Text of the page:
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Jotul F3 over fire problems

Post in 'The Hearth Room - Wood Stoves and Fireplaces' started by wormy, Oct 21, 2006.

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  1. wormy

    wormy New Member

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    Hey, I have a new jotul f3 and simply love the stove. Burns great and heats wonderfully.
    I have only one problem. It seems that if I add more than one piece of dry red oak or loqust the stove quickly goes to 700 degrees or hotter with no control. Of course I completly shut off the air before loading. Im vented vertically out the back of the stove with a tee about 14 feet high with Dura vent pipe. Wondering if I should consider a damper. Right now burn times are short because I can only load one piece at a time to prevent over fire. Any one else had any experience????

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  2. begreen

    begreen Mooderator Staff Member

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    I had a similar setup and had to add a draft damper on our F3 to gain a better degree of control over hot fires. It will settle down, albeit slowly if the air is restricted, but if done too quickly it can backfire when the unburned gases try to ignite. The draft damper made a lot of difference in the degree of control. We could keep the air control open much wider with a fresh load of wood and the stove seemed to heat better too.

    Before opening the door to load wood, one should open the air control (and draft damper if installed) first.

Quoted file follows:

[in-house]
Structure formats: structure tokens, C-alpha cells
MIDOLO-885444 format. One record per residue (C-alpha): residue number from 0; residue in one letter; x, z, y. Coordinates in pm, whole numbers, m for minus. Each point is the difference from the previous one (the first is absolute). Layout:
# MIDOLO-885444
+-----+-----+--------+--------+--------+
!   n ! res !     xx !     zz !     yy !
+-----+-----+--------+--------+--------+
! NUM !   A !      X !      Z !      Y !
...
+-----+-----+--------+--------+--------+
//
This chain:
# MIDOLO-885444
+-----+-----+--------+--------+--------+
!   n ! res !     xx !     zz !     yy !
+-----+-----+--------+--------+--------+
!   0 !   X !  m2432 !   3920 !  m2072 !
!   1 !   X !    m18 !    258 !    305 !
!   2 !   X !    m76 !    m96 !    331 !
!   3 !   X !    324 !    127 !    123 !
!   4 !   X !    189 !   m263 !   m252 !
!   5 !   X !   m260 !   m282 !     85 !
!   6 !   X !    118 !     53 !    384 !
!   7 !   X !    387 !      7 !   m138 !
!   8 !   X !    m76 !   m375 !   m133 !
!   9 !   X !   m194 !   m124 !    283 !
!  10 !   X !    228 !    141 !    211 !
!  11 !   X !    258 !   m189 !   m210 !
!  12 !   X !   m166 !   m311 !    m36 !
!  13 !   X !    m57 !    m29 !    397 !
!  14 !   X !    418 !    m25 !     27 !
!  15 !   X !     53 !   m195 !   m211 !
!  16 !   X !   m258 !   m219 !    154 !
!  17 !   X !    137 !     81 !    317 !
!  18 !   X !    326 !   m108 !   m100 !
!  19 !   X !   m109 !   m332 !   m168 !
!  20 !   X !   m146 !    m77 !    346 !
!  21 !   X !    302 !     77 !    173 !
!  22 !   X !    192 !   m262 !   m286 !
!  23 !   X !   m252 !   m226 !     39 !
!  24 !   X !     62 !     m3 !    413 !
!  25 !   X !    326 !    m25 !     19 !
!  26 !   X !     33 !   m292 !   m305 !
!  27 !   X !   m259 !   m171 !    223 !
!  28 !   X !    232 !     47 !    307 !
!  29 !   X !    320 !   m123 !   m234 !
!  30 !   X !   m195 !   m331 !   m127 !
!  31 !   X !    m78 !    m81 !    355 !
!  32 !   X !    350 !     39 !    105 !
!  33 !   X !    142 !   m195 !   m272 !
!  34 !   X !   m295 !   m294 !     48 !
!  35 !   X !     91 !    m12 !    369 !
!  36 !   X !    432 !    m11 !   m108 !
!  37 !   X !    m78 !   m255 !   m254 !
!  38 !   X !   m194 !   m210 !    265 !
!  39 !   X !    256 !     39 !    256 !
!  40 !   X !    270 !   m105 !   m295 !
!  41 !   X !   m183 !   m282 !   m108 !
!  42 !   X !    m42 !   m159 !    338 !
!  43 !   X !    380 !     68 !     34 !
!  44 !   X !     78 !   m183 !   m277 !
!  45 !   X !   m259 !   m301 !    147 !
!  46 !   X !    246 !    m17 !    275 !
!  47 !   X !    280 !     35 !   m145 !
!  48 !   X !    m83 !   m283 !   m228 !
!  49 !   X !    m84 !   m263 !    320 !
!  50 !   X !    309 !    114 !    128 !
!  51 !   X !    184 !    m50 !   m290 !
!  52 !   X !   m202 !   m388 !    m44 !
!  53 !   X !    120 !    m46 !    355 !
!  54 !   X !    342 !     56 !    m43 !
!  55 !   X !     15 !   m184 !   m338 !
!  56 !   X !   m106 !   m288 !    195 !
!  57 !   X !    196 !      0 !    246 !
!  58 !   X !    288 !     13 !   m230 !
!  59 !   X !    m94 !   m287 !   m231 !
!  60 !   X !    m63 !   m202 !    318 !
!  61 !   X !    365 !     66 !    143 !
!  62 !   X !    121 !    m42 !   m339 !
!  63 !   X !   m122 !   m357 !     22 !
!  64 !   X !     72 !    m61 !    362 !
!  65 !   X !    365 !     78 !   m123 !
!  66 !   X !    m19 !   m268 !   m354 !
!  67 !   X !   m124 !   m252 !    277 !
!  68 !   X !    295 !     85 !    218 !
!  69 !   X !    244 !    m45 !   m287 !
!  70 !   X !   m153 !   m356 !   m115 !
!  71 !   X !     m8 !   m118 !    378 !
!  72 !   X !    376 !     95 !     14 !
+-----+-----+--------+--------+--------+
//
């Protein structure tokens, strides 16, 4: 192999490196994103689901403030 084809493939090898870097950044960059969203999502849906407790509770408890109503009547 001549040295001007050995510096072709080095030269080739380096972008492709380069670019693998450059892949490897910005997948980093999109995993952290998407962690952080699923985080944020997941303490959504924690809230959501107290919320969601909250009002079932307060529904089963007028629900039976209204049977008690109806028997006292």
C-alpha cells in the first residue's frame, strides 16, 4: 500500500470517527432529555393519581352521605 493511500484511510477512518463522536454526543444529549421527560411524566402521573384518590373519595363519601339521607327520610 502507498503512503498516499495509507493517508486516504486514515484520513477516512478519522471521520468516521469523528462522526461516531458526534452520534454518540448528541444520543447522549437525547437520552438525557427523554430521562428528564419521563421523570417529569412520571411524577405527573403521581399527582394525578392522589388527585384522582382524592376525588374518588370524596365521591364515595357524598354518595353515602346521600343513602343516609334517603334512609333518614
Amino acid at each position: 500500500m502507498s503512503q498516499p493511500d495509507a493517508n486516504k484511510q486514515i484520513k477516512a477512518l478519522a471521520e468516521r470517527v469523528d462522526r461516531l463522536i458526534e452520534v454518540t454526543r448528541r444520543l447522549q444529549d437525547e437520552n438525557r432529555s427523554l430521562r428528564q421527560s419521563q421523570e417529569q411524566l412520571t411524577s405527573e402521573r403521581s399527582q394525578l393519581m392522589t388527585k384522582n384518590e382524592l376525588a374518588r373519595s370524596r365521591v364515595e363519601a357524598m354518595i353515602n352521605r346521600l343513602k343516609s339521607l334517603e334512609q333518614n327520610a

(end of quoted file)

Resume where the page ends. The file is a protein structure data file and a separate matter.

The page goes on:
3. Roospike

    Roospike New Member

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    Boy that just dont sound right at all. Sounds more a like the workings of a pot belly stove with that lack of control.
    "1 log , air turned all the way down and a fire running up to 700°" !?!?!?

    Vented out the back with a T and only a 14' high stack sounds more like it should have under draft issues and not run away fires.

    Stove sounds like its not air tight or a bad seal system.
  4. Roospike

    Roospike New Member

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  5. MountainStoveGuy

    MountainStoveGuy Minister of Fire

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    Make shure the ash pan is shut tight, and the door seals are all in order. Do the dollar bill test.
  6. BrotherBart

    BrotherBart Hearth.com LLC Mid-Atlantic Division Staff Member

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    Yeah, I am thinking ash pan area air leak here too. The ash pan housing on the F3 is sheet metal and there is a thin ceramic glass gasket between it and the stove bottom. If the screws are loose that pup would be sucking major air up through the grate.

    Also, I have to ask the OP if he is closing the center "start-up" air inlet in the middle of the door by pushing it to the left after the fire starts up. I forget the thing all of the time.
  7. webbie

    webbie Seasoned Moderator Staff Member

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    That stove has a small firebox - and a hot one. It will tend to go up and up. Yes, I think a damper might help - or maybe have some wood that is not bone dry. Since it is a "base burner", meaning most of the base of the fire is always sitting on hot coals, it can be tough to turn it down. When you add new wood, that starts the burning of gases at the top of the stove (it's a non-cat), which of course raises the temp.

    You might be able to experiment moving the hot coals to one side of the firebox before reloading - or maybe to the rear, so you lower the amount of critical mass burning at once.
  8. wahoowad

    wahoowad Minister of Fire

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    Maybe it is your thermometer? I had to buy three and do some calibration testing before I finally had one I felt was close. Now I have two I trust although there are even differences between these. Both provide the same temp at a stable burn but one seems to take longer than the other to respond.
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